• Case ref:
  • Date:
    February 2012
  • Body:
    A Medical Practice, Greater Glasgow and Clyde NHS Board
  • Sector(s):
  • Subject:
    clinical treatment/diagnosis
  • Outcome:
    Some upheld, recommendations

Ms C had been on Depo-Provera contraceptive injections for a number of years, from 1994-2002, then from around 2005-2010. In May 2010 she developed back pain and other symptoms which she reported to the GPs at her local surgery. She was given various possible causes but after referral to a dermatologist, rheumatologist and an MRI scan she was eventually diagnosed in February 2011 with a probable chronic syndrome.

Ms C considers that had her contraceptive medication been appropriately monitored she would not have developed the condition ‘SAPHO syndrome’. She also considers that the GPs failed to diagnose her syndrome.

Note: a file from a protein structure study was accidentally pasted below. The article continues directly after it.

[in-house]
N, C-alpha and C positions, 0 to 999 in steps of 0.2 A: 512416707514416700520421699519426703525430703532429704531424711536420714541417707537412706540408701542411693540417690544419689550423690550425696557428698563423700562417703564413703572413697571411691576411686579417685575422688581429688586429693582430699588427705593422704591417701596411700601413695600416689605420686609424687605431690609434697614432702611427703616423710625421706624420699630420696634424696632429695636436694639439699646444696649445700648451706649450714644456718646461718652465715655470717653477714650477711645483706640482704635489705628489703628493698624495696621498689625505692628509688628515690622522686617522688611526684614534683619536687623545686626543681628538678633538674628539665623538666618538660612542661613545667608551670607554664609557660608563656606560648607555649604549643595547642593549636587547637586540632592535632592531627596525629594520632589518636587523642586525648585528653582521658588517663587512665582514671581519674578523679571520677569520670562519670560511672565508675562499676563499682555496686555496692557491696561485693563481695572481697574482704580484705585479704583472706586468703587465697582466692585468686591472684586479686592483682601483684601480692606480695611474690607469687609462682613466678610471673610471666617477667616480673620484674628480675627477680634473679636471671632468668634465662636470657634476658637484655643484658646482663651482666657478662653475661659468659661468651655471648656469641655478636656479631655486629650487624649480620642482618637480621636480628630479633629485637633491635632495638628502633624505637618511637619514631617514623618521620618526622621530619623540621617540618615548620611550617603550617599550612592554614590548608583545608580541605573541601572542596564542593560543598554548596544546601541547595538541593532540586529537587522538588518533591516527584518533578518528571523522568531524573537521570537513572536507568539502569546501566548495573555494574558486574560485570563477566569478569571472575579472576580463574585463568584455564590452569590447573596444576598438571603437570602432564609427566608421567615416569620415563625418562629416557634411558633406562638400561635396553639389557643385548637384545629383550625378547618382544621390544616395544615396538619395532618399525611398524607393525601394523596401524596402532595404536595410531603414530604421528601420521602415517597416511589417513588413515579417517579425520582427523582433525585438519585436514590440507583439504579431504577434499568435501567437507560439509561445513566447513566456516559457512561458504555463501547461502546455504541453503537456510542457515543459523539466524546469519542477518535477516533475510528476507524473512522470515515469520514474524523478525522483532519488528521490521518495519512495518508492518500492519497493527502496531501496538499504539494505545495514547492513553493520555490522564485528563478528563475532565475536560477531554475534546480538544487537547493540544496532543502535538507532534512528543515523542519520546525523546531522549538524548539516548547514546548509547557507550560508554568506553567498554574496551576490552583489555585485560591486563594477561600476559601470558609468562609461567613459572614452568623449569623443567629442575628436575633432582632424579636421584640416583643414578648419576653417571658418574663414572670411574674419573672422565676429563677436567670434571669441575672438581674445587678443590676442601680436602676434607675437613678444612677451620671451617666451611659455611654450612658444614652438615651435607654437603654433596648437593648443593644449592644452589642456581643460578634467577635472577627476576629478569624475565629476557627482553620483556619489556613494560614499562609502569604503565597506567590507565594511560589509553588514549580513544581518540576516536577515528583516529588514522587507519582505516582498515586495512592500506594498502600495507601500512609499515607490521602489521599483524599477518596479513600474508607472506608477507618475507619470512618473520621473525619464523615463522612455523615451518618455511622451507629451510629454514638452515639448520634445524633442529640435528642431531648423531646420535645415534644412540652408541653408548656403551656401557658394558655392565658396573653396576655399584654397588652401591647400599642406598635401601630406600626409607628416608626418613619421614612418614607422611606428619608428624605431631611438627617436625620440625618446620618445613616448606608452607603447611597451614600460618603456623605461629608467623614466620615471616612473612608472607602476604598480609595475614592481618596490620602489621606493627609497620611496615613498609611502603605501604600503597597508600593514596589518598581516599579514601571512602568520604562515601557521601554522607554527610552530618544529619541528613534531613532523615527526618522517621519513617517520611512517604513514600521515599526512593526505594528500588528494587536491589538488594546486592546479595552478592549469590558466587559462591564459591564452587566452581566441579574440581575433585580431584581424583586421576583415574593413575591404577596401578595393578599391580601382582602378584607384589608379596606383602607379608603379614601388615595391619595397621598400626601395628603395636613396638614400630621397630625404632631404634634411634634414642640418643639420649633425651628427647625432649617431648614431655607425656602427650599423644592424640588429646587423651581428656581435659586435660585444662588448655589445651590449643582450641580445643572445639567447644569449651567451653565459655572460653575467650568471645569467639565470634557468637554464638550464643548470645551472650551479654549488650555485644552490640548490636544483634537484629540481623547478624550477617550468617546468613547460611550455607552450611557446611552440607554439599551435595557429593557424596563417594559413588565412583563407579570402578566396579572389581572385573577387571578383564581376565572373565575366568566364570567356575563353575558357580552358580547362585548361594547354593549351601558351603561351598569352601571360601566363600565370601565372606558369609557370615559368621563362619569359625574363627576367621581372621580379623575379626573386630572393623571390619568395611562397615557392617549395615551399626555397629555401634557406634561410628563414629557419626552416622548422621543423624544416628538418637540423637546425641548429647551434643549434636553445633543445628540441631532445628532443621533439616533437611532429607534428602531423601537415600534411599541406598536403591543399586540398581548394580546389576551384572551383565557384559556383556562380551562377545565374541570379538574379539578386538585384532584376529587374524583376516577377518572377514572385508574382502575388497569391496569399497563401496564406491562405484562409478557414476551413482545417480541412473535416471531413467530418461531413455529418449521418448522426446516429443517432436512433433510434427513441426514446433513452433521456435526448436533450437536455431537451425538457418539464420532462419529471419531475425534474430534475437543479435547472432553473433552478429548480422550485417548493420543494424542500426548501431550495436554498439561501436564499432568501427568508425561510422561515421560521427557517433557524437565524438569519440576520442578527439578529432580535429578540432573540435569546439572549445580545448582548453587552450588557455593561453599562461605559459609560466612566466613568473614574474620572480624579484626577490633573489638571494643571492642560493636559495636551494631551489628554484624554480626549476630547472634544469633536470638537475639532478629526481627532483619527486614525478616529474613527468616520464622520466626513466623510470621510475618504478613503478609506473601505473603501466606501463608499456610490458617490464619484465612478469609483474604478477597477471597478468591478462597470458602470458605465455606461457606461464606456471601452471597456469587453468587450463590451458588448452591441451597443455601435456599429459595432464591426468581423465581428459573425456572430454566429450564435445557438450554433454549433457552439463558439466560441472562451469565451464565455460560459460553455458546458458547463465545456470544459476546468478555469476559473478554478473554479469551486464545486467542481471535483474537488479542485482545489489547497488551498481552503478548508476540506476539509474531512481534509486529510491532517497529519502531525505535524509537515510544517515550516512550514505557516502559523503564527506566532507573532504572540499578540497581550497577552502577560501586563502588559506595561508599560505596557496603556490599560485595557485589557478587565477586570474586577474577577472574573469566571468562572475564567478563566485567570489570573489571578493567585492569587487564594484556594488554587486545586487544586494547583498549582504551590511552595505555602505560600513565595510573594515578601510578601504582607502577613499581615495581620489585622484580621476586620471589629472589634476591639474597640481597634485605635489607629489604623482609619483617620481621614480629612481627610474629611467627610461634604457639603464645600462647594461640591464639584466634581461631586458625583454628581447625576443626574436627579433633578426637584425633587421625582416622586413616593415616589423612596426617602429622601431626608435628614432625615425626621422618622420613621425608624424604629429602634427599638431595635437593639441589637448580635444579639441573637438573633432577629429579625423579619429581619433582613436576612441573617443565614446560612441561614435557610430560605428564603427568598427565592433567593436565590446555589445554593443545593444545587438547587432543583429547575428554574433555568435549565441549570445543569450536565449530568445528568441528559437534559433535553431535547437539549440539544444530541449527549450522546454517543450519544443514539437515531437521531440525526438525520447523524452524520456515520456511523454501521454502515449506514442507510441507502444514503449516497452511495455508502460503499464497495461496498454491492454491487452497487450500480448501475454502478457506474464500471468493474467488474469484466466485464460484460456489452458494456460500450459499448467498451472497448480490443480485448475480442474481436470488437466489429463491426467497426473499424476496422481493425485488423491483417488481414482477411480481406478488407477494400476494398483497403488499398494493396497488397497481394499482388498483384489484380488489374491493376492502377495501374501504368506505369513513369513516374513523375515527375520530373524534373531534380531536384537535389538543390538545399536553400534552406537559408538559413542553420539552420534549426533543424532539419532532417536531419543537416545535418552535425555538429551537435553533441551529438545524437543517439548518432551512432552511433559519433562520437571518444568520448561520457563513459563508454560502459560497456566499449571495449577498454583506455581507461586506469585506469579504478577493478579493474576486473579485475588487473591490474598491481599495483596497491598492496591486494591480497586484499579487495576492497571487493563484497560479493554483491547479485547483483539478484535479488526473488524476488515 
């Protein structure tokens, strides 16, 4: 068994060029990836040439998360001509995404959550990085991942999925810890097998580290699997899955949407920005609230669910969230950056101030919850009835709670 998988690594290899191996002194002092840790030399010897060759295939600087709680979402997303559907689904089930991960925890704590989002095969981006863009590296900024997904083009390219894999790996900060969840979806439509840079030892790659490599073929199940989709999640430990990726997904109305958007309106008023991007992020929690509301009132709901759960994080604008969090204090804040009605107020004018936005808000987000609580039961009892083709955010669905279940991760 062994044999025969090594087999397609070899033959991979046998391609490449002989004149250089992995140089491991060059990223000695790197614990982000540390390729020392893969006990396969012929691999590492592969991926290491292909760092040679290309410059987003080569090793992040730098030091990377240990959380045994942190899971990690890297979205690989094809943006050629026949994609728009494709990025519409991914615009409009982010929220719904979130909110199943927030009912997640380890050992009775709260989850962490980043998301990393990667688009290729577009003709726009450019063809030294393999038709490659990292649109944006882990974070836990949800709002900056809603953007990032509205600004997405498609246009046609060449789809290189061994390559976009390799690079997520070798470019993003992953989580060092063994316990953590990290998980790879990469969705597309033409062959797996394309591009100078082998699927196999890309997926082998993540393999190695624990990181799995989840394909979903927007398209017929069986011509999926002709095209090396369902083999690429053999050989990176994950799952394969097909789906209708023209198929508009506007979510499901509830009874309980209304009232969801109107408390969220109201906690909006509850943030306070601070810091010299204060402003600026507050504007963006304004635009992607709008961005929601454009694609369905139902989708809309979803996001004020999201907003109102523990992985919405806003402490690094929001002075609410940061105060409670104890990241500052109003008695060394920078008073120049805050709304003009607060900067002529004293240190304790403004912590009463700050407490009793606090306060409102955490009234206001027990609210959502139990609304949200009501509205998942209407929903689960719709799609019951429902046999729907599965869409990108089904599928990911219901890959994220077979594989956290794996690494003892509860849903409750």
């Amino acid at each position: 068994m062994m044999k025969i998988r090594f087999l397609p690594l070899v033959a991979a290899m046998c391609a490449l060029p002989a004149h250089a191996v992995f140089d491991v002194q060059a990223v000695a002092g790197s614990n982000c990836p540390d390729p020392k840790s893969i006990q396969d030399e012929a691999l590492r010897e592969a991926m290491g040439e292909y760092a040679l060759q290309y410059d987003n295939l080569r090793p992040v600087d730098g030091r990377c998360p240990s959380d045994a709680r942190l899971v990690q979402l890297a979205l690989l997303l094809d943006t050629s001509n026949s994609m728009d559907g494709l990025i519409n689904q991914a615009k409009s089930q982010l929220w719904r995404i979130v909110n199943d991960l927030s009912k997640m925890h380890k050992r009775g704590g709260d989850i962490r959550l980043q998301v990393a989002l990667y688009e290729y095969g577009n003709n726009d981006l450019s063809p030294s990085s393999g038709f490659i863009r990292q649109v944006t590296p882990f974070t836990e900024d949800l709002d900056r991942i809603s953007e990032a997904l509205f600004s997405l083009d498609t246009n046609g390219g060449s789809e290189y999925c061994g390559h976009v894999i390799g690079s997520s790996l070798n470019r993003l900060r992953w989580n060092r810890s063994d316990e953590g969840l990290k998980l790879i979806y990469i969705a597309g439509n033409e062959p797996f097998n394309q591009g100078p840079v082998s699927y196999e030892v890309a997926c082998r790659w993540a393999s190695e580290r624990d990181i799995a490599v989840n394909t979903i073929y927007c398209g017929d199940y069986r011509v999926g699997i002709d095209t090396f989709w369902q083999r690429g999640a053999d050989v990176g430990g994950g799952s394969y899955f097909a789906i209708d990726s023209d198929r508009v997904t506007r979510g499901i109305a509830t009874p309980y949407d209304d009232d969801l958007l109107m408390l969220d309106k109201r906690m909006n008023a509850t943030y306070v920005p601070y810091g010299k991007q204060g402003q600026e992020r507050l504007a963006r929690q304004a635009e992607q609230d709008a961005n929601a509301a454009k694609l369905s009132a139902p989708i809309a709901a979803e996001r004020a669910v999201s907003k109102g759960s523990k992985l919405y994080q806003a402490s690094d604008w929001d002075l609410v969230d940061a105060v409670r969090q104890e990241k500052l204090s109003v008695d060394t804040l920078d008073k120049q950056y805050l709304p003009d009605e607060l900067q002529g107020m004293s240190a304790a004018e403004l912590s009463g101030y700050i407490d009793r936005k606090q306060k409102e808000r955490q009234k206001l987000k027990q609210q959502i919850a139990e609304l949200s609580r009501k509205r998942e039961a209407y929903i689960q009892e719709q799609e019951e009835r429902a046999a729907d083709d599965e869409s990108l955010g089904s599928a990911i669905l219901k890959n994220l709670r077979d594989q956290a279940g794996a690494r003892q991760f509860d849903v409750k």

Our medical adviser considered the case and found that the monitoring of Ms C's contraceptive use, particularly in the earlier years had lacked detail. He found that blood pressure monitoring had been sporadic and there was no evidence of systematic review of the method of contraception. The adviser noted guidelines regarding review periods had not been issued until 2004, and that the notes had improved significantly from 2010 onwards – nonetheless the complaint regarding monitoring was upheld.

In relation to investigation and diagnosis, the adviser found the GPs’ actions to be a demonstration of good practice, in that appropriate and detailed referrals to specialist departments were made timeously. The adviser also found the probable syndrome was extremely rare and would not have expected a GP to diagnose it. Finally, no causative link between the contraceptive and SAPHO syndrome has been established. We did not uphold this complaint.

We recommended that the practice:
• apologise to Ms C for failing to monitor her appropriately whilst she was on Depo-Provera.